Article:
Low zinc levels could be associated with prediabetes risk

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Scientists have observed an association between zinc metabolism and the development of prediabetes.
The findings suggest that lower concentrations of trace elements in the blood (particularly zinc) play an important role in prediabetes development, although they do not yet understand why.
Russian researchers from RUDN University and P. G. Demidov Yaroslavl State University believe that investigpating zinc metabolism in diabetes pathogenesis merits further investigation, and speculate that zinc-containing foods should be explored as a preventative measure for prediabetes.
The scientists recruited 80 women with prediabetes and 80 healthy postmenopausal women and measured their serum levels of 28 elements.
Those with prediabetes were shown to have higher HbA1c, blood glucose levels and insulin, and of all the trace elements studies only serum zinc (Zn) was significantly lower, almost a 10 per cent decrease, compared to the healthy control group.
Study author Alexey A. Tinkov explains: “The study was based on the existing data on the role of individual trace elements (zinc, chromium, vanadium) in the insulin signal transduction. At the same time, it is believed that a number of toxic metals (cadmium, mercury) contribute to the development of insulin resistance (insulin resistance of tissues to the insulin signalling) and subsequently diabetes mellitus type 2.”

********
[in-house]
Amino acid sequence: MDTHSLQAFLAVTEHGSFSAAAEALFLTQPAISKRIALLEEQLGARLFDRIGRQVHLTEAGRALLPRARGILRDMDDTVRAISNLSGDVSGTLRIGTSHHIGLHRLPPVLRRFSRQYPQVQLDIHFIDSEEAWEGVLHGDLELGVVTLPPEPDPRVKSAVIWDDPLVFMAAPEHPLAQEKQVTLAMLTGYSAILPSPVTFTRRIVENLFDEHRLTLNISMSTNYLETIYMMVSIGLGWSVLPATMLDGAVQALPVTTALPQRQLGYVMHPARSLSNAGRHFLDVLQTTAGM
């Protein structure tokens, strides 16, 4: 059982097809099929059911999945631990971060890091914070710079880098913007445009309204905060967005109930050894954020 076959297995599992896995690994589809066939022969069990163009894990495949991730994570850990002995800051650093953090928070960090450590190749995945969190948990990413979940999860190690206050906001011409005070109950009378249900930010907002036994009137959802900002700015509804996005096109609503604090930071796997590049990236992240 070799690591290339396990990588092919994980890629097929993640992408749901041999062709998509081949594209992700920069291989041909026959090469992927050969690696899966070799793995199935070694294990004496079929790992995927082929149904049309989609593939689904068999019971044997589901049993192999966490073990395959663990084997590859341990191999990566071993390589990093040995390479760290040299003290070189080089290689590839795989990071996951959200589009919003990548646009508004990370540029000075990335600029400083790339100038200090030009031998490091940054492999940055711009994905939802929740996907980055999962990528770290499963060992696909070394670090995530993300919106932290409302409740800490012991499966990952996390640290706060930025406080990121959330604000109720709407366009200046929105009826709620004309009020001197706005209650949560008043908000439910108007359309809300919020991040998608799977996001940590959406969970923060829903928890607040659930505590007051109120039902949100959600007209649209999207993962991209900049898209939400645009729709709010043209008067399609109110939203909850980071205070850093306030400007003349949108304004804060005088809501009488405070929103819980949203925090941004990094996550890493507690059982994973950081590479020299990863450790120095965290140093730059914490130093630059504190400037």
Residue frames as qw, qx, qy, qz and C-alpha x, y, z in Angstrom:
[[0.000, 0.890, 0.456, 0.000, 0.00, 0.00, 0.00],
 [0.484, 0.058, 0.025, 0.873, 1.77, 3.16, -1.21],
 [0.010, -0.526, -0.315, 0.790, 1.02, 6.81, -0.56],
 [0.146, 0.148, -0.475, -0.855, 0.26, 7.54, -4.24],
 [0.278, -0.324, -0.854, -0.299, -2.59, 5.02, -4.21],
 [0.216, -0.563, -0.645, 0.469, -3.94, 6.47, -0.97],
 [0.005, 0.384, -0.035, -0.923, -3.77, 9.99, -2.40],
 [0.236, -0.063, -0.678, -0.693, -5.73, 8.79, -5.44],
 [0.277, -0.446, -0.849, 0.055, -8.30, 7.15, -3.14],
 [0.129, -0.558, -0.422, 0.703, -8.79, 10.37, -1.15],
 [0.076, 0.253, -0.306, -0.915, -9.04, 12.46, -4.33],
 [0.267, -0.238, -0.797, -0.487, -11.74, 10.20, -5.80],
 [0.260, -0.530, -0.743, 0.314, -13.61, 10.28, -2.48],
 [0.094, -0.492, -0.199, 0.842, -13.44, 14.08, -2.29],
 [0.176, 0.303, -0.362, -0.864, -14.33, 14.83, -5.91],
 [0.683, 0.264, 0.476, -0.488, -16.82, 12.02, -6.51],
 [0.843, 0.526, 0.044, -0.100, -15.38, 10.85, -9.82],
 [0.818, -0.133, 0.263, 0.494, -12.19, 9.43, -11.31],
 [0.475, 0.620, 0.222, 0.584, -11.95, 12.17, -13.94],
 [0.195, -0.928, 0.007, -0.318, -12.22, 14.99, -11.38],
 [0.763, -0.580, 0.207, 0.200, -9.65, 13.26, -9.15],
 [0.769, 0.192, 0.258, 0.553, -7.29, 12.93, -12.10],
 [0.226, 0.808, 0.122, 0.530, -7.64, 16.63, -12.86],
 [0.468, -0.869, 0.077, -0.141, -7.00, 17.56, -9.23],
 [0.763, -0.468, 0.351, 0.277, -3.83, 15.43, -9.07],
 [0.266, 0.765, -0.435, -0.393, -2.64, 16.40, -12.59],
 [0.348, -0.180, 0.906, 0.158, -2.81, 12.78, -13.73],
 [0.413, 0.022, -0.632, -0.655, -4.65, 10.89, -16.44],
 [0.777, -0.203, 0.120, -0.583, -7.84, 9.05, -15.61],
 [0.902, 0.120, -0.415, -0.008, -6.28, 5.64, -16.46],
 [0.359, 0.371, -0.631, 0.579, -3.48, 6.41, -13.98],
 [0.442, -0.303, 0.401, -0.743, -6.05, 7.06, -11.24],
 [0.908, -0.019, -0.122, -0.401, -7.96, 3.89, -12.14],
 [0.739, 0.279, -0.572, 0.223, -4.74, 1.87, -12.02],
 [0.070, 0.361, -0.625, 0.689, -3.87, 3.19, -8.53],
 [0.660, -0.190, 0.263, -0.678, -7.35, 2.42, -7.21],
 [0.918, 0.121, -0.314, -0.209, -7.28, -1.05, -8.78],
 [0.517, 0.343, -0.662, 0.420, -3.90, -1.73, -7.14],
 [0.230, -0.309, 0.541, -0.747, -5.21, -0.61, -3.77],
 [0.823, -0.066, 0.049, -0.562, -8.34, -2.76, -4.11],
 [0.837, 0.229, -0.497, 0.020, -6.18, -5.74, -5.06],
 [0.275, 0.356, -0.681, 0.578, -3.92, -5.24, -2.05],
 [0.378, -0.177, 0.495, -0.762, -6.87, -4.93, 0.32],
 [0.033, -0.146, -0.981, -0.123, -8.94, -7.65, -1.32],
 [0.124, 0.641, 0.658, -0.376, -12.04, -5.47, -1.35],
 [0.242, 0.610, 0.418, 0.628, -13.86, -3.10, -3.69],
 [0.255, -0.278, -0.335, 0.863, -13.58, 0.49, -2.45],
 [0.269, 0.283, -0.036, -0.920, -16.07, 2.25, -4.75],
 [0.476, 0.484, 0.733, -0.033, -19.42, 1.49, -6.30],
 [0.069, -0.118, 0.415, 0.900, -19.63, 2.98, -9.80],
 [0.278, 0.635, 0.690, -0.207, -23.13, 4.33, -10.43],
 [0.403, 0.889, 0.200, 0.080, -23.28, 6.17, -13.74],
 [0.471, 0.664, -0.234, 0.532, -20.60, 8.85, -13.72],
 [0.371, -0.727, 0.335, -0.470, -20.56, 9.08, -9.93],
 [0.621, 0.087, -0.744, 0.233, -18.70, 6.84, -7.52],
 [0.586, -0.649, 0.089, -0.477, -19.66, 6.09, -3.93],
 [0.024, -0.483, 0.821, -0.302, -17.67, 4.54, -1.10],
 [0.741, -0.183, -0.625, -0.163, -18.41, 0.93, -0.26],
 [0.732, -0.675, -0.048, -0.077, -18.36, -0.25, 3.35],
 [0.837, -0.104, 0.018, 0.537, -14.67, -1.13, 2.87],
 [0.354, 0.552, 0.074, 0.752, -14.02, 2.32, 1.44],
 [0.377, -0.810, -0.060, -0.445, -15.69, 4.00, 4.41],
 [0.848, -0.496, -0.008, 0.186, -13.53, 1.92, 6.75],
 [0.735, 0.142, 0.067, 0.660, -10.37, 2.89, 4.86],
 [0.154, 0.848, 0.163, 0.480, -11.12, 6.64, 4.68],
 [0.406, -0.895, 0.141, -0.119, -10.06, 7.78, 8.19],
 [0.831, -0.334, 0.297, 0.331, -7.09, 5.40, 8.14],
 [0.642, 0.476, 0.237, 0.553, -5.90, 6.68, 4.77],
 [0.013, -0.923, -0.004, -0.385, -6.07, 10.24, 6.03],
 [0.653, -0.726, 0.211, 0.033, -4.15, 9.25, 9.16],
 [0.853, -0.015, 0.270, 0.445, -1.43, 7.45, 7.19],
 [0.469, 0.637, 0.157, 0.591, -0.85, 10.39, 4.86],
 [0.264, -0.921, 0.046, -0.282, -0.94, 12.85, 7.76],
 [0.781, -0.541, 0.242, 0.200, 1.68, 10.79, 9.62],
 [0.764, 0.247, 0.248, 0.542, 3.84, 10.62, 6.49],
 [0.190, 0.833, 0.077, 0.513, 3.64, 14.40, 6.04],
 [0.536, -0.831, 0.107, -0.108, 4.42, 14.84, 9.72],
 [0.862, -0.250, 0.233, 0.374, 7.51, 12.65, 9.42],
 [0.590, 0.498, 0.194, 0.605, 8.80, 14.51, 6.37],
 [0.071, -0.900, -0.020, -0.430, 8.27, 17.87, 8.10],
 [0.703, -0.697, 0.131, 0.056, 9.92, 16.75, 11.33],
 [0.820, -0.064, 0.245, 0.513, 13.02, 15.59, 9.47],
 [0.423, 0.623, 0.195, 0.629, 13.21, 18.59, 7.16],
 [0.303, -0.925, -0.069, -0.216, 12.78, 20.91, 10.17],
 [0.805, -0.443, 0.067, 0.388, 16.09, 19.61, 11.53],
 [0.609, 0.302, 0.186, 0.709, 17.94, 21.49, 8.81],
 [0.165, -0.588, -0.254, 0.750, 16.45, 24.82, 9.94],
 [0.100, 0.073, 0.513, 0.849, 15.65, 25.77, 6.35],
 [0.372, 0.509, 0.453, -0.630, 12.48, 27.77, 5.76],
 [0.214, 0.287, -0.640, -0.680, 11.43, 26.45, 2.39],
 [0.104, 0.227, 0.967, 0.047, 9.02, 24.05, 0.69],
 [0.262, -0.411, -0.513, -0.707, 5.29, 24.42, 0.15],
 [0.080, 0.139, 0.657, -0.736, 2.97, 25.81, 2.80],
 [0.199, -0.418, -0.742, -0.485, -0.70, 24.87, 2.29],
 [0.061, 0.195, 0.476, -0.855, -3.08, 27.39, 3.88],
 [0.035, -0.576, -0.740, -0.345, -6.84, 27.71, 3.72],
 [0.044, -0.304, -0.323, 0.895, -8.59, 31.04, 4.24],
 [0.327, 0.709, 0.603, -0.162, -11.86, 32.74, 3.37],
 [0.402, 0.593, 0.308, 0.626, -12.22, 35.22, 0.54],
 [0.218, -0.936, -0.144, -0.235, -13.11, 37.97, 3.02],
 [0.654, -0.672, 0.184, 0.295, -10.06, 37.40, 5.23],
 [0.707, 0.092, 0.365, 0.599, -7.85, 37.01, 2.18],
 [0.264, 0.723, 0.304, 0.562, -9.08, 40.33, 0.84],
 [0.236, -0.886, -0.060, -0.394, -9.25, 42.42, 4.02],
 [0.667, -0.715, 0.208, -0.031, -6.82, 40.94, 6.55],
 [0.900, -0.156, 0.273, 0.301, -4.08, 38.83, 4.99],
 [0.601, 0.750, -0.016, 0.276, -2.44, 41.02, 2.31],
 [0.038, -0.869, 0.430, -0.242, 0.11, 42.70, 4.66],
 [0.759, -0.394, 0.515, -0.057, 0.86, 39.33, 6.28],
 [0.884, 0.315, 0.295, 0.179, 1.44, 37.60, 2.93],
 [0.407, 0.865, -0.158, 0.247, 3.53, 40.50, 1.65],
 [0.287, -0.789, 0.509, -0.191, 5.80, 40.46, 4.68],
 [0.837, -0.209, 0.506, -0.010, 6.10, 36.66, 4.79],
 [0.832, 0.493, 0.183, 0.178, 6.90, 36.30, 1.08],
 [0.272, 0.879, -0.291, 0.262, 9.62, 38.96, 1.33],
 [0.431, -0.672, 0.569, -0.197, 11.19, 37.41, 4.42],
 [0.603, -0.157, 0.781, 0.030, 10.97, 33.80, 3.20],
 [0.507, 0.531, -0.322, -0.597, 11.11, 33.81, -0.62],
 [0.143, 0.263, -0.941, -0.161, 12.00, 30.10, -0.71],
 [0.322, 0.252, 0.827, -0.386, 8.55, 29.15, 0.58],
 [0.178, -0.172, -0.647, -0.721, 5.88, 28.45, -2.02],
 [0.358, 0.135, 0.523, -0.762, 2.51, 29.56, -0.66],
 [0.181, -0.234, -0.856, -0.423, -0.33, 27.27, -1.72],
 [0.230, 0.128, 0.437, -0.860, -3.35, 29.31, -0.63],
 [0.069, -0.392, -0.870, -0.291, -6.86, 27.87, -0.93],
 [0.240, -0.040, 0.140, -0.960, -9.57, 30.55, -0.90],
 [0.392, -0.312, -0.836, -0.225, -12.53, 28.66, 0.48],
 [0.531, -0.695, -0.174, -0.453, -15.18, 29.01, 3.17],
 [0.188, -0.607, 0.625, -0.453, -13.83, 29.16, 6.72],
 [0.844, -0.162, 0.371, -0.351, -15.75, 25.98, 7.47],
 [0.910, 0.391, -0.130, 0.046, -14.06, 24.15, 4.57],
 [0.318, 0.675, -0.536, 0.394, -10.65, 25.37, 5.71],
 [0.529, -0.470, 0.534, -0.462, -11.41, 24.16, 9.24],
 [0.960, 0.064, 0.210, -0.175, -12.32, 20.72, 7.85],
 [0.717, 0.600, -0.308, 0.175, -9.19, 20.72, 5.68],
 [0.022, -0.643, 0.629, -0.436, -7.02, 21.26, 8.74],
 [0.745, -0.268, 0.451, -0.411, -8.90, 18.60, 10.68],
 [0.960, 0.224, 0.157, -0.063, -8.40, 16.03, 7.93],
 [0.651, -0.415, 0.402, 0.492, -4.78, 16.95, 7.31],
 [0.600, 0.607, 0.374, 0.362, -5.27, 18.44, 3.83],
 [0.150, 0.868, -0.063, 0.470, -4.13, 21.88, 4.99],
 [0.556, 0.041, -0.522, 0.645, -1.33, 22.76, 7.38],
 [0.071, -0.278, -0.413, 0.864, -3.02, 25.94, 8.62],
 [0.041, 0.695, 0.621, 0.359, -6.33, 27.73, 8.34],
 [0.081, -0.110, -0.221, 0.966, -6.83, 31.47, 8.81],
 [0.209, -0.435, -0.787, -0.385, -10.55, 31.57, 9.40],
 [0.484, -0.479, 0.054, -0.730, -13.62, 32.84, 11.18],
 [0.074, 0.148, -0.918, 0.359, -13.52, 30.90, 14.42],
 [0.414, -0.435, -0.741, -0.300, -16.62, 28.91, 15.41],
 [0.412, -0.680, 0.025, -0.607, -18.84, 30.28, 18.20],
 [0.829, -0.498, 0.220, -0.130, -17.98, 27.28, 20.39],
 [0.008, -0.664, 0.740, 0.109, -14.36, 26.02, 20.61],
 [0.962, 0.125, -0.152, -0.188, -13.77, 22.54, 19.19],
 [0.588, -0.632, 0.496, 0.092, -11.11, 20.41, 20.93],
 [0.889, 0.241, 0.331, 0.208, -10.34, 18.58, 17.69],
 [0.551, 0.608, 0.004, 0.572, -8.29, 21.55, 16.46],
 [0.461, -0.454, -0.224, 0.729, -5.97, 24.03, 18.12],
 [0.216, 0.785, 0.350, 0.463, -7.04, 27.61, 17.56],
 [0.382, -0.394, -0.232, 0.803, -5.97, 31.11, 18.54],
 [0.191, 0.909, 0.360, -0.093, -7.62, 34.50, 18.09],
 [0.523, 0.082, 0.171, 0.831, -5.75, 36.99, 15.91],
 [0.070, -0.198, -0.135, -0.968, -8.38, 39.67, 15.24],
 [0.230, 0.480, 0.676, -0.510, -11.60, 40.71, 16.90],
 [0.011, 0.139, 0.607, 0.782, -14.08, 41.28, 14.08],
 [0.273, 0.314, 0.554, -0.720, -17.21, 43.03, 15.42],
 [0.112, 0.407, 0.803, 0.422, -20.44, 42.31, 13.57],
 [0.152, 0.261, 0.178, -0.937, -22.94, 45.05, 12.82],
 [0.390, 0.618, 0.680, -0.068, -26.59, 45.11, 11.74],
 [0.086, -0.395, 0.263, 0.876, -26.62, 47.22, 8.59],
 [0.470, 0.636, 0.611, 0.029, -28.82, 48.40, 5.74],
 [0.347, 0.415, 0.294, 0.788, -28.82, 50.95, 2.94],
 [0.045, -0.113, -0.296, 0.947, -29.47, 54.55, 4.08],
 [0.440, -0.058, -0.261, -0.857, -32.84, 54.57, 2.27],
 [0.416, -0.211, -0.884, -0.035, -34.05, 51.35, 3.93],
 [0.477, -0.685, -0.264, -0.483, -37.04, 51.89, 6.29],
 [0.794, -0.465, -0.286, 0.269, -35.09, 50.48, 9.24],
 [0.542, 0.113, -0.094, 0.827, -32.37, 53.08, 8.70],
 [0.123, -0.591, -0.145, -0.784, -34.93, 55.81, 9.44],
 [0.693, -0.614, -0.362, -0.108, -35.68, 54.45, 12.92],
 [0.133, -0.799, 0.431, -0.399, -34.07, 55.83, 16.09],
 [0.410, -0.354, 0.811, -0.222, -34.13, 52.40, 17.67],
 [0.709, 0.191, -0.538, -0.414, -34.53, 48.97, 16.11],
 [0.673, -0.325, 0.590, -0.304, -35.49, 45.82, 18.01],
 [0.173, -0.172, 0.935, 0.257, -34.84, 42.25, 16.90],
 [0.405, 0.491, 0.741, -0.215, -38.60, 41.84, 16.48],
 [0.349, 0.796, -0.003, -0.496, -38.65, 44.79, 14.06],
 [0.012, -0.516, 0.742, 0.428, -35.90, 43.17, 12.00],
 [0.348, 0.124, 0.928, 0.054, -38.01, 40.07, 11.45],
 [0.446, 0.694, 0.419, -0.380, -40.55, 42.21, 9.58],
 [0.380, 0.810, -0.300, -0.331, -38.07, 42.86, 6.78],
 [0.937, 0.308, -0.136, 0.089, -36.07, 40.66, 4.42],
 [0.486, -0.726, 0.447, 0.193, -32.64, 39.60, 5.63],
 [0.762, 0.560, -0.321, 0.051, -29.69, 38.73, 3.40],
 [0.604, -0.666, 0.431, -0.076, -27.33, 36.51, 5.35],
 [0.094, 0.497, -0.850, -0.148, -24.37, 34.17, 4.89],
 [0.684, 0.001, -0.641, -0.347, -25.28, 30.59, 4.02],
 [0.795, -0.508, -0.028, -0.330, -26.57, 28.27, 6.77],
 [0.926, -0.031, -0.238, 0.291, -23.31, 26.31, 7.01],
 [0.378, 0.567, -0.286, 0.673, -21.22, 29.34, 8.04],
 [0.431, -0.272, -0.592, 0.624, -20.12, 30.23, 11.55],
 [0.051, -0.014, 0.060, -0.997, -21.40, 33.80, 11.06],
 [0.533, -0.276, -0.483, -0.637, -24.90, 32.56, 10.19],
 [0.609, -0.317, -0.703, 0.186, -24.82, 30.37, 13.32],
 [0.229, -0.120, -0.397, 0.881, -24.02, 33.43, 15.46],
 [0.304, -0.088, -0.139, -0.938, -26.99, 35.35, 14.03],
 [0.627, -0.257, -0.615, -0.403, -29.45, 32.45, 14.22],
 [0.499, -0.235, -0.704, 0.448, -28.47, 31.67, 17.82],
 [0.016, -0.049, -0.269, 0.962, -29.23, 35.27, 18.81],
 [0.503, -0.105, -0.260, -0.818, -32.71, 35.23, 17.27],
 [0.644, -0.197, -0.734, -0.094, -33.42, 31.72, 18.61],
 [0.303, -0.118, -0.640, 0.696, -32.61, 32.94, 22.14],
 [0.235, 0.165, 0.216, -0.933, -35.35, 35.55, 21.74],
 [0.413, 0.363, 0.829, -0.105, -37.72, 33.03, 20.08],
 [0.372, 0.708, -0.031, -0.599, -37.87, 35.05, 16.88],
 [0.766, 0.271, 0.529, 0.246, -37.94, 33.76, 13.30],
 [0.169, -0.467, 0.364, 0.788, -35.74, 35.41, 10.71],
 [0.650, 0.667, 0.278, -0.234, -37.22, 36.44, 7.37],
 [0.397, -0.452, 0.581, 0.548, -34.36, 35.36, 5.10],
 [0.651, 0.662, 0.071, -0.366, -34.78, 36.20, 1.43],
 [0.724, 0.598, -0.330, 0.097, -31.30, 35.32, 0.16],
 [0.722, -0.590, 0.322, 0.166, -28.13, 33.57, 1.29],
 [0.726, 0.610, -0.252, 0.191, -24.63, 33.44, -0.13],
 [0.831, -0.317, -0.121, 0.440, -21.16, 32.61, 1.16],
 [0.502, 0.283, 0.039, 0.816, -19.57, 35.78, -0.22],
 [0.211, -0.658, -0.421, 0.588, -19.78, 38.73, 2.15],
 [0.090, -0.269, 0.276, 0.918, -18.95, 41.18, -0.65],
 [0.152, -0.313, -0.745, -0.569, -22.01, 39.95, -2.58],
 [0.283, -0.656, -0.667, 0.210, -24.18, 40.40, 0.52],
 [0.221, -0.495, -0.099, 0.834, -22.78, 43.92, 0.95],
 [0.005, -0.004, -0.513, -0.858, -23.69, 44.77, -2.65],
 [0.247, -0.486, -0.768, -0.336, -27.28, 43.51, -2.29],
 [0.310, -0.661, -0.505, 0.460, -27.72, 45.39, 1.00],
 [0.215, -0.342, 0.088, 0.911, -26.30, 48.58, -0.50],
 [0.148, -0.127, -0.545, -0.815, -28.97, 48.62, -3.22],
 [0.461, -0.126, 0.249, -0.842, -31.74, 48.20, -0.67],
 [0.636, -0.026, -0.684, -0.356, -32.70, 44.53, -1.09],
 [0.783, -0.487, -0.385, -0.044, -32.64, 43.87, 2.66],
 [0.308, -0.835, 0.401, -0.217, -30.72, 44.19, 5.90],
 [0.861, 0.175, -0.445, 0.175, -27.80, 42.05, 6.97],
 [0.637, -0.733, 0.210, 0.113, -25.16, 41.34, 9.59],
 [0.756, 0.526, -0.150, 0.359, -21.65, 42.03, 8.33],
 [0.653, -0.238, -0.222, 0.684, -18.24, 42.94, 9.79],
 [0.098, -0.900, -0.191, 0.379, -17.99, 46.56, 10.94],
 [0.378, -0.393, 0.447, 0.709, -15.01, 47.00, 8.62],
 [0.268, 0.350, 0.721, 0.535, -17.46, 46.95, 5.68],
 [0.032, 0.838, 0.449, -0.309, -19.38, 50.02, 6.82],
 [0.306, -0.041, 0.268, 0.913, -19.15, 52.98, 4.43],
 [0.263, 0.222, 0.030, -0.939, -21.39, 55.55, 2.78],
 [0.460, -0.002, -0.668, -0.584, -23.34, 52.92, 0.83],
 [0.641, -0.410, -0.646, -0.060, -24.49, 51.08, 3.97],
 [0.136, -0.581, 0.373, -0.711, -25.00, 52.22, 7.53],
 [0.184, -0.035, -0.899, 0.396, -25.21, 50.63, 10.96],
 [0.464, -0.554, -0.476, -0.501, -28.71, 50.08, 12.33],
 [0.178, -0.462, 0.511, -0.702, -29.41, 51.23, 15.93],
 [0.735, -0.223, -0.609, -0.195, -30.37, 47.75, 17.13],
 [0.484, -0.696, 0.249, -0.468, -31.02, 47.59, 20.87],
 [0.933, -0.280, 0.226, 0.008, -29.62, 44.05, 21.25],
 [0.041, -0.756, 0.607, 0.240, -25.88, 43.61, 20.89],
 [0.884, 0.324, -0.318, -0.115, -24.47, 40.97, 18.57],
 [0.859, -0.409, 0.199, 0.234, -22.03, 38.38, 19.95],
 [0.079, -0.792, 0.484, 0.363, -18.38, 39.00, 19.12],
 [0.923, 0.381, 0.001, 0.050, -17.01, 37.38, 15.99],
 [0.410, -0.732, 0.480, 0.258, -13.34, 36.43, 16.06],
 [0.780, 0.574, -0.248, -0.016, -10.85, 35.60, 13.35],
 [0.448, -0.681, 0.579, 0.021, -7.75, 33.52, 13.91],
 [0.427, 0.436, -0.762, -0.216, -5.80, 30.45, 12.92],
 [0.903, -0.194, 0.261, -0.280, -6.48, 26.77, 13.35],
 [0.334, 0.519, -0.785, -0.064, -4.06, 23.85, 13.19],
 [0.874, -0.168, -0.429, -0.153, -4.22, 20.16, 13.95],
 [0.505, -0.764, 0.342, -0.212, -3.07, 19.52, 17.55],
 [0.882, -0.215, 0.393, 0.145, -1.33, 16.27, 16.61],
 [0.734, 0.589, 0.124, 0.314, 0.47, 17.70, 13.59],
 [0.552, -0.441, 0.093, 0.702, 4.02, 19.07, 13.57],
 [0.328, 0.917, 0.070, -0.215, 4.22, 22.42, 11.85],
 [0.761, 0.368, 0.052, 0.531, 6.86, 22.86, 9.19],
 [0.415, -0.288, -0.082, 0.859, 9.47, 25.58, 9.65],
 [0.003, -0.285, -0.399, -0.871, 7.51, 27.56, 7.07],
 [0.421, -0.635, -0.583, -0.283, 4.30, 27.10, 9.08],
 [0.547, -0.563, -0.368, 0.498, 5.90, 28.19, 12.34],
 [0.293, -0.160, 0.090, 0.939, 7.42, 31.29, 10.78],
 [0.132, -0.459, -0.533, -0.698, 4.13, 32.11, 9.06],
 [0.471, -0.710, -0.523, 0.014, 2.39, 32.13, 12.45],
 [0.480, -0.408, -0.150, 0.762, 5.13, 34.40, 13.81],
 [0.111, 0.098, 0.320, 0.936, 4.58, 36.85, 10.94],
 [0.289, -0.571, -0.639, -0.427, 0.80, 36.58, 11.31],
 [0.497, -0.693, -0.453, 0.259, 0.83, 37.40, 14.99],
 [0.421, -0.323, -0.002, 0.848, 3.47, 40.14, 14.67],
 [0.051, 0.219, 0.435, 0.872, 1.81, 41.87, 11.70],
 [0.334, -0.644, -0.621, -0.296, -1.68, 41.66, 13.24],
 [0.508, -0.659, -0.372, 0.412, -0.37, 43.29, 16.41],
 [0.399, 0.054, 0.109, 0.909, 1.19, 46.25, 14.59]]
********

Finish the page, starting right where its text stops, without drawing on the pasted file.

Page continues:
There was no evidence from the study to suggest that lower zinc levels contributed to insulin resistance, but zinc plays an important role in insulin synthesis in pancreatic beta cells, and has been shown to protect these beta cells from destruction.
Because this new association was observed, the researchers now plan to study zinc deficiency in greater detail as a possible cause of prediabetes.
“The results of the study underline the importance of investigation of zinc metabolism in diabetes pathogenesis. Moreover, we propose that the assessment of its level in the body may indicate a risk of the disease, as well as demonstrate the potential of zinc-containing food additives as a preventive measure,” concluded Tinkov.
The findings have been published in the Journal of Trace Elements in Medicine and Biology.
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